“I would never want to wear a uniform. Being able to wear what you like is a statement of expression.” That is the opinion of Sam Sanderson, a student of Wayzata High School on whether it would be easier to wear a uniform. As Providence Academy students, are we not able to express ourselves since uniforms supposedly limit our expression?
Linne Hoofangle, a writer for the Cedar Falls, Iowa student newspaper “Tiger Hi-Line” wrote, “We live in a dynamic society, full of unique characters that make our world a spontaneous one. Cutting that off at a young age only stifles creativity and encourages conformity. According to this article, students who wear a uniform never can truly express themselves or achieve full creativity. If somebody were to say that a Providence student can never truly attain their maximum creativity because of their uniform, they should just simply look at the artwork of Providence students.
Many people think that wearing clothing of their choice helps them express themselves, but there are many other ways to express individuality. According to the Merriam-Webster Dictionary, expression can be defined as” making your thoughts or feelings known by speech or writing.” In many of our classes, students are given the chance to have discussions about our opinions on books and topics. As seniors, we are able to write an entire speech on any topic of choice and present it to our peers. If expression is showing who you are, than writing and discussions should be the most important form of it.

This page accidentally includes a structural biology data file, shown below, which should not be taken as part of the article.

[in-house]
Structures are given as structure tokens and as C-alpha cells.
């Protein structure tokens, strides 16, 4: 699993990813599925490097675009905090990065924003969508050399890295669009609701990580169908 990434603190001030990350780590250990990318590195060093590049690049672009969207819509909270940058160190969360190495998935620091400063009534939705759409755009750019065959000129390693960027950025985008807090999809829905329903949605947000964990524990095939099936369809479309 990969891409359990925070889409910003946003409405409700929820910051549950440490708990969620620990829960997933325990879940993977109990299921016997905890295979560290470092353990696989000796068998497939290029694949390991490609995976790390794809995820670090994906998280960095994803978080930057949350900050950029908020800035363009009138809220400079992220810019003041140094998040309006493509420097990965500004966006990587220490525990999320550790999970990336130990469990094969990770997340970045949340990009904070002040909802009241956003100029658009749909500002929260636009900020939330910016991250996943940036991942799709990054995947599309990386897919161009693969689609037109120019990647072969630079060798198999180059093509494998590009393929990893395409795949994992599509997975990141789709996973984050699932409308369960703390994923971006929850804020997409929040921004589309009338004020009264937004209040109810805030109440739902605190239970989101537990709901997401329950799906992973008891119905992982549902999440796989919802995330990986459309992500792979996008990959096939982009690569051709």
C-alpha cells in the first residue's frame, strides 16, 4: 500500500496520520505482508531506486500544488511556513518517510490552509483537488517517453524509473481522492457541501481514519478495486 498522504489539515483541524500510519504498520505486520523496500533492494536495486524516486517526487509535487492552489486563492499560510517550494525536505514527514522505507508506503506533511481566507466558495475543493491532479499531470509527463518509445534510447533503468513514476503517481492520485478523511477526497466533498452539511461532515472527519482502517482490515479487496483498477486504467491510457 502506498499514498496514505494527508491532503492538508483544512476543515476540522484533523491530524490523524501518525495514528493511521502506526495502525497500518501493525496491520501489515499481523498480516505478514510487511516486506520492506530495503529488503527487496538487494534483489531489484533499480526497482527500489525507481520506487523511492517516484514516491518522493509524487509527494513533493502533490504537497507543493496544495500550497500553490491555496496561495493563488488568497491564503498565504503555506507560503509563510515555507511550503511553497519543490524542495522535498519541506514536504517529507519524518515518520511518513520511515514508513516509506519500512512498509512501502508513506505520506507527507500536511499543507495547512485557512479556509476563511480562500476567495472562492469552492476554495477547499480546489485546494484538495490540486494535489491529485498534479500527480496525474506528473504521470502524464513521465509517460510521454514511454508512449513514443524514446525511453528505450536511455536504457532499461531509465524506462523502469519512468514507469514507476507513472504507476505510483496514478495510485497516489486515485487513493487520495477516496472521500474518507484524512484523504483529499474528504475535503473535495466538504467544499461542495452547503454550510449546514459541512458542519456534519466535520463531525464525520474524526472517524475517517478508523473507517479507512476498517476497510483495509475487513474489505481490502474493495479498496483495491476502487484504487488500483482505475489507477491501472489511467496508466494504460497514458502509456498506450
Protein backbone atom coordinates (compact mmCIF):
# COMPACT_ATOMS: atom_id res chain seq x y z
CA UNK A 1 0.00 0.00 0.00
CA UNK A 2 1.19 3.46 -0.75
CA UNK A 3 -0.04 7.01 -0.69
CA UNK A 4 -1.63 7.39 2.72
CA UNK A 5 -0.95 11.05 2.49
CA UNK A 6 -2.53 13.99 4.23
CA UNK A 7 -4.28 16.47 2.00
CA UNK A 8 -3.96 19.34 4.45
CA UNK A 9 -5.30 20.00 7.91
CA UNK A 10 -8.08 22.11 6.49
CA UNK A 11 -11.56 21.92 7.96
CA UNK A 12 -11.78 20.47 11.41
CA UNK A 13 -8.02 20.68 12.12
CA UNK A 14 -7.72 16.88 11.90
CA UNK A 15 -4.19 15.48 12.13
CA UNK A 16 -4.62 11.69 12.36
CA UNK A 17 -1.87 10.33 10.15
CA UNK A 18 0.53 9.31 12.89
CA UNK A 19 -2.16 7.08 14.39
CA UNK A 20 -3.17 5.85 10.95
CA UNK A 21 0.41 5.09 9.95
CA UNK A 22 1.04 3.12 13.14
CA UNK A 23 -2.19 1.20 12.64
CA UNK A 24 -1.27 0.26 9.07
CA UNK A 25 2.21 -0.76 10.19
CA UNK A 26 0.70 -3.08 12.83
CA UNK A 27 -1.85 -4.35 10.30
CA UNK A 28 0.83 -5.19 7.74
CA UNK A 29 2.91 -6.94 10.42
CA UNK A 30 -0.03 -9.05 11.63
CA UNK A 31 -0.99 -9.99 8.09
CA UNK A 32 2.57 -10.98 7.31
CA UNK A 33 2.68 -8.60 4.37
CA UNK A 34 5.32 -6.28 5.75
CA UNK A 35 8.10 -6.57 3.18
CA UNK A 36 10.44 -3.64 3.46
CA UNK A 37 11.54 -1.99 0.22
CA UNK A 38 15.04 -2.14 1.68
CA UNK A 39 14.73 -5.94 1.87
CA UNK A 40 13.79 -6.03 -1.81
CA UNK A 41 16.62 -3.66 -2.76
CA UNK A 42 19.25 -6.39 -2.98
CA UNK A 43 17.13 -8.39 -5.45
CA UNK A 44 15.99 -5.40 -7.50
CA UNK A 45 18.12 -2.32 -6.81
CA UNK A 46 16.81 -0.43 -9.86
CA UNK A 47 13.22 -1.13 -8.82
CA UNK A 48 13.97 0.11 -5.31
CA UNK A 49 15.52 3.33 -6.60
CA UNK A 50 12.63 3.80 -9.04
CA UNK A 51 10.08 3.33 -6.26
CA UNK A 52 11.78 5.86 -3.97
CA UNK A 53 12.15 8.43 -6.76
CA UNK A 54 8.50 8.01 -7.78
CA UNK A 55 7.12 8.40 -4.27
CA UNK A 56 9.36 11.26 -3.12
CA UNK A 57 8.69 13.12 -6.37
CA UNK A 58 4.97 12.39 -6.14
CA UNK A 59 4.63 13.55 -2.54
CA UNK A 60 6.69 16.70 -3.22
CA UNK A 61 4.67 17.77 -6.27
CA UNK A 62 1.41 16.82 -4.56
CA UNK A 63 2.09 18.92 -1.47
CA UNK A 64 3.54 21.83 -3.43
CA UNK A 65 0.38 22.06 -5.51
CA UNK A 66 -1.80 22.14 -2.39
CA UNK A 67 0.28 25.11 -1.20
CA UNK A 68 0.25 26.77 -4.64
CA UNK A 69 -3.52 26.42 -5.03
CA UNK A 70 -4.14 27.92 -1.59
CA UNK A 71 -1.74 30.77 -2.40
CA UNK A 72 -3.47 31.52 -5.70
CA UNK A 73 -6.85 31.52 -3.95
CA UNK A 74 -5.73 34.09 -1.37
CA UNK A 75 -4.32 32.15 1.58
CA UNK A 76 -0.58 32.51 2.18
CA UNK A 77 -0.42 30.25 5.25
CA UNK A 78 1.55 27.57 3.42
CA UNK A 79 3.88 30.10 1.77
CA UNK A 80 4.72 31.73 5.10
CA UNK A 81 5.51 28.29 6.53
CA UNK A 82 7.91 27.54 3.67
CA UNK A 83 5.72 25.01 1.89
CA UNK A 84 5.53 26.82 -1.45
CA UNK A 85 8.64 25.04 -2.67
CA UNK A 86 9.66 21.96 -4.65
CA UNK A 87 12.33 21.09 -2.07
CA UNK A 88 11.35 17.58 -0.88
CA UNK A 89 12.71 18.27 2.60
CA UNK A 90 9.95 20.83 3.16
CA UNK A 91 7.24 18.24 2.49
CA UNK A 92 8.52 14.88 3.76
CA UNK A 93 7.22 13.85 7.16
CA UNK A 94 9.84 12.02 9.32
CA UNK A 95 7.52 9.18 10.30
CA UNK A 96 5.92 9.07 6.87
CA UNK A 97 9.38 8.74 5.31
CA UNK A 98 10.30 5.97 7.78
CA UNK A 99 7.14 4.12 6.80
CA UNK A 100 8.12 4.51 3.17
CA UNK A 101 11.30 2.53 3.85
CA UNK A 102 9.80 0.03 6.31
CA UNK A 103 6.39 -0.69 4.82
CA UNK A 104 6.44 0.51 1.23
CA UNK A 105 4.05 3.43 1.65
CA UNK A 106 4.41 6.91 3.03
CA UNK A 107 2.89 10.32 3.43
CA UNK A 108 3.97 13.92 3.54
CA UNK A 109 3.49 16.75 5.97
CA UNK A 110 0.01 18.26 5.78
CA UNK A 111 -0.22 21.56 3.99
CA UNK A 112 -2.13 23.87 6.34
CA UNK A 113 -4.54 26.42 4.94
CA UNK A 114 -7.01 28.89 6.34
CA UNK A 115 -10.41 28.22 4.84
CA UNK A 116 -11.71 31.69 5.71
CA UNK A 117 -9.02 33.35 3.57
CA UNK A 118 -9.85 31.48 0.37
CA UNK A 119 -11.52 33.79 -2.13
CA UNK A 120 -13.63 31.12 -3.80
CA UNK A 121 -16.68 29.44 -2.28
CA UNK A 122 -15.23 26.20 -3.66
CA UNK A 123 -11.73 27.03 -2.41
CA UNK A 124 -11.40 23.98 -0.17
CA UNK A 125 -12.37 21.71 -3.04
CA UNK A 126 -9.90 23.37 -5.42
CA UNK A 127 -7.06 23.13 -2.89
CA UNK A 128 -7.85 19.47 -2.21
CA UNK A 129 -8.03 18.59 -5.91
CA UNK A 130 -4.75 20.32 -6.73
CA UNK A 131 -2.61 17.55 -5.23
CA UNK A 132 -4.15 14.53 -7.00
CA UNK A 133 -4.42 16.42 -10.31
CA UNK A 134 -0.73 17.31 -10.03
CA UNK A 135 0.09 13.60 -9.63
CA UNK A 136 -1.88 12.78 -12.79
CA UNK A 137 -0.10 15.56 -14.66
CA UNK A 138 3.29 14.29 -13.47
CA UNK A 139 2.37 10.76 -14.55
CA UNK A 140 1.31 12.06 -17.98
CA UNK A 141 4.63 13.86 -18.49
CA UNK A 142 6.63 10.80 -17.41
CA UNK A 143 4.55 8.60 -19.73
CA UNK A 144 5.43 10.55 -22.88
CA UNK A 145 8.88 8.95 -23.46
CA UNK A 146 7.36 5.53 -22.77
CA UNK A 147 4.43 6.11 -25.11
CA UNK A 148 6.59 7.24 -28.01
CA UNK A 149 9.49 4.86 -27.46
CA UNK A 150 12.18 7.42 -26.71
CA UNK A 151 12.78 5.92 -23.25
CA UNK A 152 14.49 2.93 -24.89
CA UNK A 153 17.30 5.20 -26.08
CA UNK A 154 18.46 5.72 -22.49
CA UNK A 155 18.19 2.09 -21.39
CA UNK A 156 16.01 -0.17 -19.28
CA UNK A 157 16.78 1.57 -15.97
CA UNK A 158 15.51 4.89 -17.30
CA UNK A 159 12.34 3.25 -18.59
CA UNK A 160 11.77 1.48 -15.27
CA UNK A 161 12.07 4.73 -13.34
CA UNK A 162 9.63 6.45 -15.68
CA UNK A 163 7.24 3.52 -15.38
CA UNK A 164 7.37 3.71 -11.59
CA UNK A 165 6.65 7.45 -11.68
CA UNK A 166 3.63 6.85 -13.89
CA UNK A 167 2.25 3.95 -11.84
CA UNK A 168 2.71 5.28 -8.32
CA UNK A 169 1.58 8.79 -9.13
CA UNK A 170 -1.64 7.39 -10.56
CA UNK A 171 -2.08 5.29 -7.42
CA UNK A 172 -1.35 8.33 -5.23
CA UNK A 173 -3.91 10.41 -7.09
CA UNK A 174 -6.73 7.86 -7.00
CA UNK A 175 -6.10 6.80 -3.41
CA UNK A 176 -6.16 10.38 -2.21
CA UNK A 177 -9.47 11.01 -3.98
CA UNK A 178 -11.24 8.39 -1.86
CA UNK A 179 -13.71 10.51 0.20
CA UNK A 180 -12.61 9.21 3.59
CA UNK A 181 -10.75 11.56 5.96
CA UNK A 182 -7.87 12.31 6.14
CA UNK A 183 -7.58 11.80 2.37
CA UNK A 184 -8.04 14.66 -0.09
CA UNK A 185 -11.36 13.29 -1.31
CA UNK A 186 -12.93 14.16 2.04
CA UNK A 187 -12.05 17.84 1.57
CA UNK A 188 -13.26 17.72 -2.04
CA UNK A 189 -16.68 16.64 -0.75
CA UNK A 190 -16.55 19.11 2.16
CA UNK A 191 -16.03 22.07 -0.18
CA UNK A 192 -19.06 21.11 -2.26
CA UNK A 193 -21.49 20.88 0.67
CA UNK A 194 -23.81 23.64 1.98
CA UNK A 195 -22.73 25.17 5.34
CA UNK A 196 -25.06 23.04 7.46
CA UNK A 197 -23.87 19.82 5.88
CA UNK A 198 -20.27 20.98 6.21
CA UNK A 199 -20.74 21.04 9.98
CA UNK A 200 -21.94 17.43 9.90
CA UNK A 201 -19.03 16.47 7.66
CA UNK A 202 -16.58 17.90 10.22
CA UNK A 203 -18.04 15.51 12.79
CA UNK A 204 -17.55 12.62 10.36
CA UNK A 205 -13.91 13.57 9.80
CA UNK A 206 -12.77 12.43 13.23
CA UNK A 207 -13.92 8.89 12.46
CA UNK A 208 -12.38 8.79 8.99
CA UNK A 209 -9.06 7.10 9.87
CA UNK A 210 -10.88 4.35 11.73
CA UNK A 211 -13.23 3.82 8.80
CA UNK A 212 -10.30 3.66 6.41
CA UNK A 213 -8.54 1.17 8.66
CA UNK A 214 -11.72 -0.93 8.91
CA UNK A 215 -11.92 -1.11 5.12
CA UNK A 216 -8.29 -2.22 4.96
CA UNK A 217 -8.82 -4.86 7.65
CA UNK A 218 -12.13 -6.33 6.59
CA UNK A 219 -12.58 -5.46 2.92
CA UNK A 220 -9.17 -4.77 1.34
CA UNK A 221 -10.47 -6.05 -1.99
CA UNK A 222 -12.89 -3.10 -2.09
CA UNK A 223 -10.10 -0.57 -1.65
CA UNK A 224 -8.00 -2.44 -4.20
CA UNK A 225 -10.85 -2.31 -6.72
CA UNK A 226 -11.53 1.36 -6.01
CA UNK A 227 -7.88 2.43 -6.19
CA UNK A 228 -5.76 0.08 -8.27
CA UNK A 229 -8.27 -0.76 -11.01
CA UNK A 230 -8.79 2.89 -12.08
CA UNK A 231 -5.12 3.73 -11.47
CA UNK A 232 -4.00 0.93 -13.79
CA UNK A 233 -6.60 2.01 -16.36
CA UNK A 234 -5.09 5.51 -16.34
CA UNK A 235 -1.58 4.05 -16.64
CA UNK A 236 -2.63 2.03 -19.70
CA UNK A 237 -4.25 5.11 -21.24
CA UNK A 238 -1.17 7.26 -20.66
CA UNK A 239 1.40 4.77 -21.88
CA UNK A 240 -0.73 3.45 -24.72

Although expression can be shown through clothing, it is mostly shown through our actions. We express ourselves by the way we treat others, not by which designer brand we are wearing. Even when we do have the very rare out-of-uniform day, there is a common theme to what students are wearing. “What I see among high school students, and even in middle school also, is not a want to be different, but to be like everyone else,” said Dr. Kevin Ferdinandt, Director of the Providence Academy Upper School. He also makes the point that with the choices we are given in our uniform, there is a recurring theme with what we can control. If we wear similar things to each other when we are not in uniform, why is it such a big deal to be wearing what everyone else is on a regular school day?
When on a sports team, and many Providence students are on teams, the team wears a uniform. Just because all of the players wear the same jersey, does that mean all the athletes are limited to the same level of athleticism and skill? On a football team, are the quarterback and the running back only capable of doing the same thing because they wear the same jersey? Of course not, uniforms only show that you belong to a certain team, school, or group. Nobody thinks twice about having a uniform for a sports team, so why are uniforms such a huge debate at other schools?